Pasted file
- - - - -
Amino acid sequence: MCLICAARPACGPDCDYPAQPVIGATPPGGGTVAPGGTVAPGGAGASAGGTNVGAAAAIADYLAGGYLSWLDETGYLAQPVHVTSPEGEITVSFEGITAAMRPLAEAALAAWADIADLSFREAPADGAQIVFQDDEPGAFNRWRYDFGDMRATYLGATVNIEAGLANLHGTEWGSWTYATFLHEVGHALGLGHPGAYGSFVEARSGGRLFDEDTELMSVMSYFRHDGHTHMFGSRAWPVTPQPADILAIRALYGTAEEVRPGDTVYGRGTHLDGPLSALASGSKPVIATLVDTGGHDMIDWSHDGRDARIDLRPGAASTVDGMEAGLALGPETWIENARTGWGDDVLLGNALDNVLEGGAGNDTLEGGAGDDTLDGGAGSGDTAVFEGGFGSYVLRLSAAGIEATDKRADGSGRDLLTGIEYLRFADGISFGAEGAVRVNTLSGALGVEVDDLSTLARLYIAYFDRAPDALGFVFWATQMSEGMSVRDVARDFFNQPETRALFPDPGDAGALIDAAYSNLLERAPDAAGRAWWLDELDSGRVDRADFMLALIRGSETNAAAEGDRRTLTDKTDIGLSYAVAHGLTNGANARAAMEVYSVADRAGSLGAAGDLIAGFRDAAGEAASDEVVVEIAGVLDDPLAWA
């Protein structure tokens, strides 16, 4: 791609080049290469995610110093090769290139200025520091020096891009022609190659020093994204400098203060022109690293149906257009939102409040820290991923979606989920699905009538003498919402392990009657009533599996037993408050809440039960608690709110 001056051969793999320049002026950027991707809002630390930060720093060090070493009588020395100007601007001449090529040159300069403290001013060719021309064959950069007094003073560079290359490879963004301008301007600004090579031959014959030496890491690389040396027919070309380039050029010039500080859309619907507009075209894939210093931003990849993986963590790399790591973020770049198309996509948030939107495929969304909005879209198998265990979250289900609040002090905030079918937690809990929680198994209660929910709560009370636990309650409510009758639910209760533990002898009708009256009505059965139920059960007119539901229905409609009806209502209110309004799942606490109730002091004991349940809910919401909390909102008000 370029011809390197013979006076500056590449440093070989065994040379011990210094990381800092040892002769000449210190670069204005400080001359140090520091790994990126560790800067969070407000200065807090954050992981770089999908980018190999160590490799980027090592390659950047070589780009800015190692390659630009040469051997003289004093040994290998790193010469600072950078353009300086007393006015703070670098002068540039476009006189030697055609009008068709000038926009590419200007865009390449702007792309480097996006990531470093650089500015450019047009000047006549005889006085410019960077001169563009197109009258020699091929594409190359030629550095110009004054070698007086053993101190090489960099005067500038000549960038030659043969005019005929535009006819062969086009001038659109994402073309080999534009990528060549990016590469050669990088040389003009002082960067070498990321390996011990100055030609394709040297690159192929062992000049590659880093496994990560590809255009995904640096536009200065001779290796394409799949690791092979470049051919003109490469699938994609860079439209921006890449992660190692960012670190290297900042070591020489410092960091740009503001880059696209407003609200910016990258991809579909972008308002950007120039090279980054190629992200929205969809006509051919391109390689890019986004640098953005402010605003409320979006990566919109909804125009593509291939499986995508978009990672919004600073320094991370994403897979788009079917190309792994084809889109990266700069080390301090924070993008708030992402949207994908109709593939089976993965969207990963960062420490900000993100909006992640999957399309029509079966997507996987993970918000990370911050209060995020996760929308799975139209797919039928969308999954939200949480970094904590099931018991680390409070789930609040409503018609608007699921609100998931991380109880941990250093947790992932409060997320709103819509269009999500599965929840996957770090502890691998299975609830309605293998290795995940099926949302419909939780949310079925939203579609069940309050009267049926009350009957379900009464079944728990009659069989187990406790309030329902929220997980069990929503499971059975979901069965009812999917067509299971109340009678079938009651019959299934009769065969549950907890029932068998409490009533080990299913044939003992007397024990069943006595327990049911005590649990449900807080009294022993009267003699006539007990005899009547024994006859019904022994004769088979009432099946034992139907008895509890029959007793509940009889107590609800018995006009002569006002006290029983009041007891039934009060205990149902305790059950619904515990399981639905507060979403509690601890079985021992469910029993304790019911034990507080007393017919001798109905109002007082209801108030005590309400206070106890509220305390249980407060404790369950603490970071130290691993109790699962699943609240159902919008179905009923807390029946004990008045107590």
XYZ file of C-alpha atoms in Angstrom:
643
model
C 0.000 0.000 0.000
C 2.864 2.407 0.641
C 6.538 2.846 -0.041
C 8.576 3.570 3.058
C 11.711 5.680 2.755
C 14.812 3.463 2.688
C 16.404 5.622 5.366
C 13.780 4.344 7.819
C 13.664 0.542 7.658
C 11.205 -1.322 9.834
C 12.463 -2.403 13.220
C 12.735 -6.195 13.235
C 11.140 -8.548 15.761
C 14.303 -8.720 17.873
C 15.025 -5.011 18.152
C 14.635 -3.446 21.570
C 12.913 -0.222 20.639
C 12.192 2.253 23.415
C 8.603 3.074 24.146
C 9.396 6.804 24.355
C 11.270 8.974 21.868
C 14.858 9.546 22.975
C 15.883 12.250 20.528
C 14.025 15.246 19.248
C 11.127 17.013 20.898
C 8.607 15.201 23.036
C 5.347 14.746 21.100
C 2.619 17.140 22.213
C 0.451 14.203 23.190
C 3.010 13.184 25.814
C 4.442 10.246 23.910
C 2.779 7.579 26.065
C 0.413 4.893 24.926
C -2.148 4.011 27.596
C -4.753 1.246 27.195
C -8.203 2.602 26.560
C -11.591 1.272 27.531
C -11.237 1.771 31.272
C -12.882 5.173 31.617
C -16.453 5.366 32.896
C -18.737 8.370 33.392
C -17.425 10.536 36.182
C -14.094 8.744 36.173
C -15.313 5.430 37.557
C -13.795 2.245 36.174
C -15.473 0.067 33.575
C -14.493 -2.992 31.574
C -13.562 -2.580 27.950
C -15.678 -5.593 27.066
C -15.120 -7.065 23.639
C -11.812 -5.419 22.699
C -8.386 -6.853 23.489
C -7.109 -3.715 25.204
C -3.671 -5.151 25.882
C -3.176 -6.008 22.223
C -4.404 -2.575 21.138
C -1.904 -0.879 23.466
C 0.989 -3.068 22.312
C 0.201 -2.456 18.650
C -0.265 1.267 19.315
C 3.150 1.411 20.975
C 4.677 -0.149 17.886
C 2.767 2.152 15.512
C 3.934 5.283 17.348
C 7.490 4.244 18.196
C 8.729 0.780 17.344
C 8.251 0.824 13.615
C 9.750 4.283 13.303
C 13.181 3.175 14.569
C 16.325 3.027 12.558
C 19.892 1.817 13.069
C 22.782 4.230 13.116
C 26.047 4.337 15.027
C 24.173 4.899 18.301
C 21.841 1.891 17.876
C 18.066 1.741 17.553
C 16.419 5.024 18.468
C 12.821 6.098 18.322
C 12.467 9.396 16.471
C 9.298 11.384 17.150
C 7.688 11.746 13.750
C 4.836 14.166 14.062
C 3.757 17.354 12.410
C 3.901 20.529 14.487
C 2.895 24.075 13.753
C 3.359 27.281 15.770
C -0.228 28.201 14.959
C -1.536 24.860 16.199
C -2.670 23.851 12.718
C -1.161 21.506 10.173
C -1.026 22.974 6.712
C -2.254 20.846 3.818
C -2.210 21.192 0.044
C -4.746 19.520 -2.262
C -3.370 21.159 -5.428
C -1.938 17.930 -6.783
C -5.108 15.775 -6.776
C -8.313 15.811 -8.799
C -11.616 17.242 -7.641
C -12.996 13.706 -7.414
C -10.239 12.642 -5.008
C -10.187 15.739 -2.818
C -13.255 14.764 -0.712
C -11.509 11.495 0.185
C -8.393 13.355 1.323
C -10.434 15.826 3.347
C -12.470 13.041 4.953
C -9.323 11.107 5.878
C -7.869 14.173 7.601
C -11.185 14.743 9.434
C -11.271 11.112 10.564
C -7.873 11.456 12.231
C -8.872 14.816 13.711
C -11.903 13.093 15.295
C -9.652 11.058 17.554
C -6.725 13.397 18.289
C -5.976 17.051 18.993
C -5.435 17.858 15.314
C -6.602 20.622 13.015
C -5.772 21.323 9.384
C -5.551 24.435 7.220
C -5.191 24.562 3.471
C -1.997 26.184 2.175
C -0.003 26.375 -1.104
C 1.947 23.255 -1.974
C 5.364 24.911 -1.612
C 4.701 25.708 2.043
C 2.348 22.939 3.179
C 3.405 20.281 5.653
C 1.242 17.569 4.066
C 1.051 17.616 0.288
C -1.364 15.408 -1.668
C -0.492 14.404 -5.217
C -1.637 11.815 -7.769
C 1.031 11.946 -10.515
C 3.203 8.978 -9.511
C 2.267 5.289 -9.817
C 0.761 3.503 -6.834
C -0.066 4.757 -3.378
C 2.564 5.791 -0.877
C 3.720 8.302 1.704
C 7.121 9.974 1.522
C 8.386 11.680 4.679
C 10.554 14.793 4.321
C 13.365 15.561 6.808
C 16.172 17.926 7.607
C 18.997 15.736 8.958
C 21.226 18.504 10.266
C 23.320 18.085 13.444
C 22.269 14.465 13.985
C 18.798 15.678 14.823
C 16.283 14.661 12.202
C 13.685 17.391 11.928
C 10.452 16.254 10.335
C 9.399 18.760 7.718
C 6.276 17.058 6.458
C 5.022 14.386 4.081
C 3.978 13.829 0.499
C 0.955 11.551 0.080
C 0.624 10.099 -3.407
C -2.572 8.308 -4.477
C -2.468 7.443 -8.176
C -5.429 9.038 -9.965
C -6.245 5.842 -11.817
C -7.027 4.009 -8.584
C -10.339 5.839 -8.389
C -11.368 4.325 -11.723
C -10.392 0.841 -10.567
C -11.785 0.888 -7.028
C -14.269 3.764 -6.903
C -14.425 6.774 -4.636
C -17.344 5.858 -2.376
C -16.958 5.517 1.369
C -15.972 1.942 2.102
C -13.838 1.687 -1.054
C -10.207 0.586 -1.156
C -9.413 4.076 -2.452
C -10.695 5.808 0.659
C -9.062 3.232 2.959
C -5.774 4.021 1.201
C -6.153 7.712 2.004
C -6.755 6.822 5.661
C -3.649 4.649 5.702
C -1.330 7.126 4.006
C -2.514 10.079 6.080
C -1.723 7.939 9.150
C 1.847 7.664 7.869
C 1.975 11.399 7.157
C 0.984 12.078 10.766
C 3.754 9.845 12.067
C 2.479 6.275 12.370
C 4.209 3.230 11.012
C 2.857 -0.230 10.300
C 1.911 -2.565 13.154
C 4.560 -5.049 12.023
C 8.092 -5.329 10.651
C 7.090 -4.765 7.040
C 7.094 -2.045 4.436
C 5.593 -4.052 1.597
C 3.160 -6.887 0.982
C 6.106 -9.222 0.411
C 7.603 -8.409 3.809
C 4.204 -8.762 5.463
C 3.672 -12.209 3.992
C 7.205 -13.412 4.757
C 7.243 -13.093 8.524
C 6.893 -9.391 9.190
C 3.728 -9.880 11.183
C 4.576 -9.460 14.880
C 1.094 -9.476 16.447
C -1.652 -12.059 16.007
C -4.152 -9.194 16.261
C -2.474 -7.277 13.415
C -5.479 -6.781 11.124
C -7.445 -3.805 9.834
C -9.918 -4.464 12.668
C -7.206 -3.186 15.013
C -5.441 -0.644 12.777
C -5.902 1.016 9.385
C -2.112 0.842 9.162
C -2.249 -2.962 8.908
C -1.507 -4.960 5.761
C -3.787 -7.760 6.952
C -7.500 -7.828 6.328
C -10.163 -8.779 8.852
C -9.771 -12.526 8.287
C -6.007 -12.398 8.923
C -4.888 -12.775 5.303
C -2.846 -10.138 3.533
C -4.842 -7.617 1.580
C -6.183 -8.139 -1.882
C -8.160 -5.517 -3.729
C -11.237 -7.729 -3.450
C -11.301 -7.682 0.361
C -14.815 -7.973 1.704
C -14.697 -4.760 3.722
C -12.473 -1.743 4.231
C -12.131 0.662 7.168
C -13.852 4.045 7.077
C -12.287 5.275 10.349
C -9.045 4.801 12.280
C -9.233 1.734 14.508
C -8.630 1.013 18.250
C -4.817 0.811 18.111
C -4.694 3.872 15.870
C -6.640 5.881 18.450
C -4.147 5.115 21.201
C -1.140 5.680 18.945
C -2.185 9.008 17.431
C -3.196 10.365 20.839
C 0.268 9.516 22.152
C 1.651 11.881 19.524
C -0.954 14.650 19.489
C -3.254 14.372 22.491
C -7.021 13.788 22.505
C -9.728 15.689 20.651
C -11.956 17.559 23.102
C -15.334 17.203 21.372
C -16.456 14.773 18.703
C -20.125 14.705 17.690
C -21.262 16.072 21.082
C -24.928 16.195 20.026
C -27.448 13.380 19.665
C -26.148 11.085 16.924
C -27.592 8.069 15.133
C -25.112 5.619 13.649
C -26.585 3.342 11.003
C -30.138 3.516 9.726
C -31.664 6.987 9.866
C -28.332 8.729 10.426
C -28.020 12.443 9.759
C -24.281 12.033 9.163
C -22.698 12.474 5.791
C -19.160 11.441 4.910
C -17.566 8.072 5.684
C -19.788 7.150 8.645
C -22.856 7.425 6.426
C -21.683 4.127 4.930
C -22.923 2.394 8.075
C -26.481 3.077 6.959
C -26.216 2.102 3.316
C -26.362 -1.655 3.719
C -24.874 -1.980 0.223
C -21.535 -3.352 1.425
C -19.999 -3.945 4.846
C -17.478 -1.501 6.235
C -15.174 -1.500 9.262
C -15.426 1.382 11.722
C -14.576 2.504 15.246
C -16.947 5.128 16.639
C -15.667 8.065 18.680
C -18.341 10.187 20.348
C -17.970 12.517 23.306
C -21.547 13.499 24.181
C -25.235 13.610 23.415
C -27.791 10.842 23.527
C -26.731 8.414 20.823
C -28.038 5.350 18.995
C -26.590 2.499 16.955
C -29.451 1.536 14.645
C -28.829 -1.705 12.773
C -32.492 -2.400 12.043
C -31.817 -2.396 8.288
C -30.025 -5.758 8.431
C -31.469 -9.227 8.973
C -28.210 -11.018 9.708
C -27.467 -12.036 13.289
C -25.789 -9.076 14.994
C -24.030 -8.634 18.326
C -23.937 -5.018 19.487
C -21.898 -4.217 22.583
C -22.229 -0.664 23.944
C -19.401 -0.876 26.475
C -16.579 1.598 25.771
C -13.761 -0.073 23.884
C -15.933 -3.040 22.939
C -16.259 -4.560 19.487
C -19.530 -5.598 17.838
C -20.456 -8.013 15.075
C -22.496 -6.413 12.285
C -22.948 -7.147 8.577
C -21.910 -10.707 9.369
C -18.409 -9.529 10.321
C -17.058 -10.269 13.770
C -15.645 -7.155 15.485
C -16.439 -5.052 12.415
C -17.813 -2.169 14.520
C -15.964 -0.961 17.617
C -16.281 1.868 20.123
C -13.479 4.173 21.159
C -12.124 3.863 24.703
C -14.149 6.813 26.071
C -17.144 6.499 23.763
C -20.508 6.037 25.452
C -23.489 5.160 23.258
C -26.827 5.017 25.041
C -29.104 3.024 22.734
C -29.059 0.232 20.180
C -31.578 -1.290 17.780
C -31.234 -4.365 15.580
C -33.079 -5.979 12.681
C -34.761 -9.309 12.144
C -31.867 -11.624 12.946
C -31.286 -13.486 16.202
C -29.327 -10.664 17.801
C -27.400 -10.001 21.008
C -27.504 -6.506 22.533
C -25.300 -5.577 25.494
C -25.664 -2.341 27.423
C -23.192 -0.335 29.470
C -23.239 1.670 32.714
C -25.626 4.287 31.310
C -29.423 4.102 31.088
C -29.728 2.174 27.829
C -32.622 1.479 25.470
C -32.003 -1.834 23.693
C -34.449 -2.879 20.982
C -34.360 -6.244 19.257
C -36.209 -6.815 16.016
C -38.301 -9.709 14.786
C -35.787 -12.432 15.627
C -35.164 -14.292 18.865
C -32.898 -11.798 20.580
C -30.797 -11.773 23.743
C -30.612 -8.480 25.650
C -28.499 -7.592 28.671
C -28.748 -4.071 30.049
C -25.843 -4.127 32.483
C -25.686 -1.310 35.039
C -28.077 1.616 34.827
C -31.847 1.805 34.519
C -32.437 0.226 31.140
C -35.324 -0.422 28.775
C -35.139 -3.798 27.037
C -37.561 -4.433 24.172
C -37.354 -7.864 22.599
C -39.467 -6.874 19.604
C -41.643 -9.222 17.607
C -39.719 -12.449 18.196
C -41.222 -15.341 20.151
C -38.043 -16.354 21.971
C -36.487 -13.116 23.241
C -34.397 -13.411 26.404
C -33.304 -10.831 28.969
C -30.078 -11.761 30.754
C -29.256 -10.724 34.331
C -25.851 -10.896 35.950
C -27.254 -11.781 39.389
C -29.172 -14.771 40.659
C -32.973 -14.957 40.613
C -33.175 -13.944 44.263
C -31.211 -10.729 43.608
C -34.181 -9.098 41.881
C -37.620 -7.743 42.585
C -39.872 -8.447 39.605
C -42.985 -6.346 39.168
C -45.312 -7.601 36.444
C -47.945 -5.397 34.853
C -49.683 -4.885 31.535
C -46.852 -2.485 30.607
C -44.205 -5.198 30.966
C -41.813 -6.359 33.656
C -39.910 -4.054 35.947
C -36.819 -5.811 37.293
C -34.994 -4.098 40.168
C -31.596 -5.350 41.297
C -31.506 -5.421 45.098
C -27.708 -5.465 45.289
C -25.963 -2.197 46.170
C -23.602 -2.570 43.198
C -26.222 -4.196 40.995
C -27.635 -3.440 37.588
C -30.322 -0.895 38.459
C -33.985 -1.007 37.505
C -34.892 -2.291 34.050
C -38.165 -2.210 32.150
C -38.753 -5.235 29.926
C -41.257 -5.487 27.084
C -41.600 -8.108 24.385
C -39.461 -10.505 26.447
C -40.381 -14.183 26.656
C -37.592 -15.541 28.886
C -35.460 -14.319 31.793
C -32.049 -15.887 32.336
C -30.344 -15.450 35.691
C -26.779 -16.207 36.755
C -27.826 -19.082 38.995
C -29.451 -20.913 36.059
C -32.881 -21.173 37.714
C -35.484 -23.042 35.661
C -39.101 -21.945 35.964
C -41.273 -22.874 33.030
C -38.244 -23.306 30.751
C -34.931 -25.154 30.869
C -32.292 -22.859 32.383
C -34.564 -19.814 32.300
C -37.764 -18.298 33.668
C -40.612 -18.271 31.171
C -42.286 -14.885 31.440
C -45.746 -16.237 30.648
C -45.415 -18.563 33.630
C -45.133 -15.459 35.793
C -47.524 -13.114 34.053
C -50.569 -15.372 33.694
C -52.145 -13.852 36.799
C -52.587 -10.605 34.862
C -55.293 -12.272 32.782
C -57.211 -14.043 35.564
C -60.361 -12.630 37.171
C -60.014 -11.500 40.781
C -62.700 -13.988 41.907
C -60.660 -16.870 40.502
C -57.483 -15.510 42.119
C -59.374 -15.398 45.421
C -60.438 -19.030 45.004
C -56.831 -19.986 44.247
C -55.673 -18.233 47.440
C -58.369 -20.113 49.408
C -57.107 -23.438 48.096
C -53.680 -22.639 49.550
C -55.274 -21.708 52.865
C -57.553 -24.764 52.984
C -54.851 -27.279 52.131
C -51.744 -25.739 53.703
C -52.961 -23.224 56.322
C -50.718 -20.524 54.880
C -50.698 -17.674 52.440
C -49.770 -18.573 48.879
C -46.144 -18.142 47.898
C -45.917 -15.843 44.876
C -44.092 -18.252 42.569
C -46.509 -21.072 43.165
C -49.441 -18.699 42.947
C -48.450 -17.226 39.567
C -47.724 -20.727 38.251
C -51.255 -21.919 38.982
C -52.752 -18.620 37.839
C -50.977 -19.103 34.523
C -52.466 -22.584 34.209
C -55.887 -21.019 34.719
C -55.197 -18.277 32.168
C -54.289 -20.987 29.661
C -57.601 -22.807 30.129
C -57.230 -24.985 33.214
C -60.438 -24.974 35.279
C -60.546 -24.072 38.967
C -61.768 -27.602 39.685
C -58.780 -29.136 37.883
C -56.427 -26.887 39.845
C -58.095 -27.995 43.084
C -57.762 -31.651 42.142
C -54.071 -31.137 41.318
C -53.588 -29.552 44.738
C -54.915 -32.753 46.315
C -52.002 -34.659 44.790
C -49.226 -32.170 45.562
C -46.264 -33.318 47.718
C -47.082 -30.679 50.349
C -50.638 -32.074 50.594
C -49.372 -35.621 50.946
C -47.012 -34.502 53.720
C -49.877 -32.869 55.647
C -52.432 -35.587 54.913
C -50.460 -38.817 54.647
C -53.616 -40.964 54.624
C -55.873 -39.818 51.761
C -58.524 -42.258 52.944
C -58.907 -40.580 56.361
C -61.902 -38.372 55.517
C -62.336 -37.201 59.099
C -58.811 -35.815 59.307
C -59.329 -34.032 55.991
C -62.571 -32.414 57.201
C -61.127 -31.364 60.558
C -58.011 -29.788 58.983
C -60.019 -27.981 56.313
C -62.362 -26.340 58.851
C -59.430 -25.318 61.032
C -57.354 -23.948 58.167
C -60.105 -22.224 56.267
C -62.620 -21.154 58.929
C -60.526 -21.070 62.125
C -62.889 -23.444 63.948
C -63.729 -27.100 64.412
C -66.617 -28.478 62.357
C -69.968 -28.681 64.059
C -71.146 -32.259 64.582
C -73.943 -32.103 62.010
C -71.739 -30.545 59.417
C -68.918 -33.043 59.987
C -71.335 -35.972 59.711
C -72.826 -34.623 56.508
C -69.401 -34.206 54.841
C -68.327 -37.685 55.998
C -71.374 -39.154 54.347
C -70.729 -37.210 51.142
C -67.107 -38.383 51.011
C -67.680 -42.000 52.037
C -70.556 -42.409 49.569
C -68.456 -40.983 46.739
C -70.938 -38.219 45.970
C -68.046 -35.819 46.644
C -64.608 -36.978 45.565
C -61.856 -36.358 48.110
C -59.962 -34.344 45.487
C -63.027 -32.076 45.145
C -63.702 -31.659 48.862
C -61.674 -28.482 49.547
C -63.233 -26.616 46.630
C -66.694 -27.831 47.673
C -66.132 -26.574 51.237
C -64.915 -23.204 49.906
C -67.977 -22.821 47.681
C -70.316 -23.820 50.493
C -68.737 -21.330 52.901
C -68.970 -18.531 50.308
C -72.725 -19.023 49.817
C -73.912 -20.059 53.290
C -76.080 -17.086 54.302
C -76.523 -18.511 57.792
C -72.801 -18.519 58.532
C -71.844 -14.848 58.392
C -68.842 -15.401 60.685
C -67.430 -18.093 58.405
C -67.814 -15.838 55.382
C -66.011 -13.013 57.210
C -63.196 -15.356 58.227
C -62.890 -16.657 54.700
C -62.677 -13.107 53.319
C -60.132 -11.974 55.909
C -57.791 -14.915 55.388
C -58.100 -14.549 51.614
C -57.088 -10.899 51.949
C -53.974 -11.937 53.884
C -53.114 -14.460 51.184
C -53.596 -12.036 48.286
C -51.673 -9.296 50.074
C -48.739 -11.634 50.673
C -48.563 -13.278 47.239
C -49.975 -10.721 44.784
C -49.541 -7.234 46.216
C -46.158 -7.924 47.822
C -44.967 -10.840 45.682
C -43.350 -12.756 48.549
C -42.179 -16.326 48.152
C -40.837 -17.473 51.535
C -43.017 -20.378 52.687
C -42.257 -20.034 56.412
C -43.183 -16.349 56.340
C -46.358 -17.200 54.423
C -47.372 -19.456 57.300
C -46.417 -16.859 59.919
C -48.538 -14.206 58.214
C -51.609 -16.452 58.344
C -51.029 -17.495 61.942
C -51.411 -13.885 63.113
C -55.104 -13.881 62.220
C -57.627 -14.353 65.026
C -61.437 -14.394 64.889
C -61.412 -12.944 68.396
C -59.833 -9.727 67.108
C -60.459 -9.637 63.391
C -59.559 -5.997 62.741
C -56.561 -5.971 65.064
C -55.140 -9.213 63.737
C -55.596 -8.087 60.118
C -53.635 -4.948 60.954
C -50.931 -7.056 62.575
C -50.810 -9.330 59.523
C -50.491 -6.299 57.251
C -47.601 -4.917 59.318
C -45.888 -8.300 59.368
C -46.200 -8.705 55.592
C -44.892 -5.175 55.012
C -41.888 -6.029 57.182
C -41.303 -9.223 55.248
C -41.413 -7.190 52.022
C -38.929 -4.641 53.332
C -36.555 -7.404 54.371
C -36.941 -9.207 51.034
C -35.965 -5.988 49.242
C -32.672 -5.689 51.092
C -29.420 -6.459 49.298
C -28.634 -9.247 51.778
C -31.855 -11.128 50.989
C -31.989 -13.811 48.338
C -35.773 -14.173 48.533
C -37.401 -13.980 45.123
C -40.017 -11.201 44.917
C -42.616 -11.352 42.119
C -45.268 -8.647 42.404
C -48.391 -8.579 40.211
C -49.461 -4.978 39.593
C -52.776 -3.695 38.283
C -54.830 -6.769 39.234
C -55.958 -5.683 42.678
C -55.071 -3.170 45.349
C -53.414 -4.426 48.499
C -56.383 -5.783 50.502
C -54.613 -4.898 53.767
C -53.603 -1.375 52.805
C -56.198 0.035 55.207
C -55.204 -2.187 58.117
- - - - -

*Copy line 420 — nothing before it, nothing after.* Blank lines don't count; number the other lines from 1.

C -34.892 -2.291 34.050